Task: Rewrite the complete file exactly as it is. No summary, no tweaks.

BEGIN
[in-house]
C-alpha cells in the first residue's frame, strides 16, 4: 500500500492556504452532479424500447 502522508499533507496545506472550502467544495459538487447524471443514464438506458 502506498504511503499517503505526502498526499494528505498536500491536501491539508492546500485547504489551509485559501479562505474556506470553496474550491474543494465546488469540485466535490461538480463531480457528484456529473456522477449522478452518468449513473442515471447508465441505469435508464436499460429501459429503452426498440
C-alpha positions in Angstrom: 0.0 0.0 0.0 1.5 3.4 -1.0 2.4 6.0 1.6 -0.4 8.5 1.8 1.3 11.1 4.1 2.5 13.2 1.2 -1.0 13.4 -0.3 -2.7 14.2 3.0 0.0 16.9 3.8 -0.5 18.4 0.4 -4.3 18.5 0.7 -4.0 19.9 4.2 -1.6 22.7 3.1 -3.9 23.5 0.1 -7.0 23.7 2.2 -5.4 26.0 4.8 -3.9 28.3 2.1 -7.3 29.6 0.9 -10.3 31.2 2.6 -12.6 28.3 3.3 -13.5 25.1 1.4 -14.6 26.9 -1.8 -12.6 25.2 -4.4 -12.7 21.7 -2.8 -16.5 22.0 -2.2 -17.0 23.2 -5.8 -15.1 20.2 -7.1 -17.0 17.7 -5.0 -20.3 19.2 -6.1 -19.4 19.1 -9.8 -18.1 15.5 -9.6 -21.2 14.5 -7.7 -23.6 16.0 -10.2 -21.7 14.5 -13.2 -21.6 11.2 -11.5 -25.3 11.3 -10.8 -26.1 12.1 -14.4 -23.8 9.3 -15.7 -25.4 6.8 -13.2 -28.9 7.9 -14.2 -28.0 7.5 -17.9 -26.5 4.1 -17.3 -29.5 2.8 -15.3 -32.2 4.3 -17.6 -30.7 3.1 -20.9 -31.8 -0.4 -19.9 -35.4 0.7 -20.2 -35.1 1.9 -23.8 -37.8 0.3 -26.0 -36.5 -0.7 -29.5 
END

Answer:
[in-house]
C-alpha cells in the first residue's frame, strides 16, 4: 500500500492556504452532479424500447 502522508499533507496545506472550502467544495459538487447524471443514464438506458 502506498504511503499517503505526502498526499494528505498536500491536501491539508492546500485547504489551509485559501479562505474556506470553496474550491474543494465546488469540485466535490461538480463531480457528484456529473456522477449522478452518468449513473442515471447508465441505469435508464436499460429501459429503452426498440
C-alpha positions in Angstrom: 0.0 0.0 0.0 1.5 3.4 -1.0 2.4 6.0 1.6 -0.4 8.5 1.8 1.3 11.1 4.1 2.5 13.2 1.2 -1.0 13.4 -0.3 -2.7 14.2 3.0 0.0 16.9 3.8 -0.5 18.4 0.4 -4.3 18.5 0.7 -4.0 19.9 4.2 -1.6 22.7 3.1 -3.9 23.5 0.1 -7.0 23.7 2.2 -5.4 26.0 4.8 -3.9 28.3 2.1 -7.3 29.6 0.9 -10.3 31.2 2.6 -12.6 28.3 3.3 -13.5 25.1 1.4 -14.6 26.9 -1.8 -12.6 25.2 -4.4 -12.7 21.7 -2.8 -16.5 22.0 -2.2 -17.0 23.2 -5.8 -15.1 20.2 -7.1 -17.0 17.7 -5.0 -20.3 19.2 -6.1 -19.4 19.1 -9.8 -18.1 15.5 -9.6 -21.2 14.5 -7.7 -23.6 16.0 -10.2 -21.7 14.5 -13.2 -21.6 11.2 -11.5 -25.3 11.3 -10.8 -26.1 12.1 -14.4 -23.8 9.3 -15.7 -25.4 6.8 -13.2 -28.9 7.9 -14.2 -28.0 7.5 -17.9 -26.5 4.1 -17.3 -29.5 2.8 -15.3 -32.2 4.3 -17.6 -30.7 3.1 -20.9 -31.8 -0.4 -19.9 -35.4 0.7 -20.2 -35.1 1.9 -23.8 -37.8 0.3 -26.0 -36.5 -0.7 -29.5 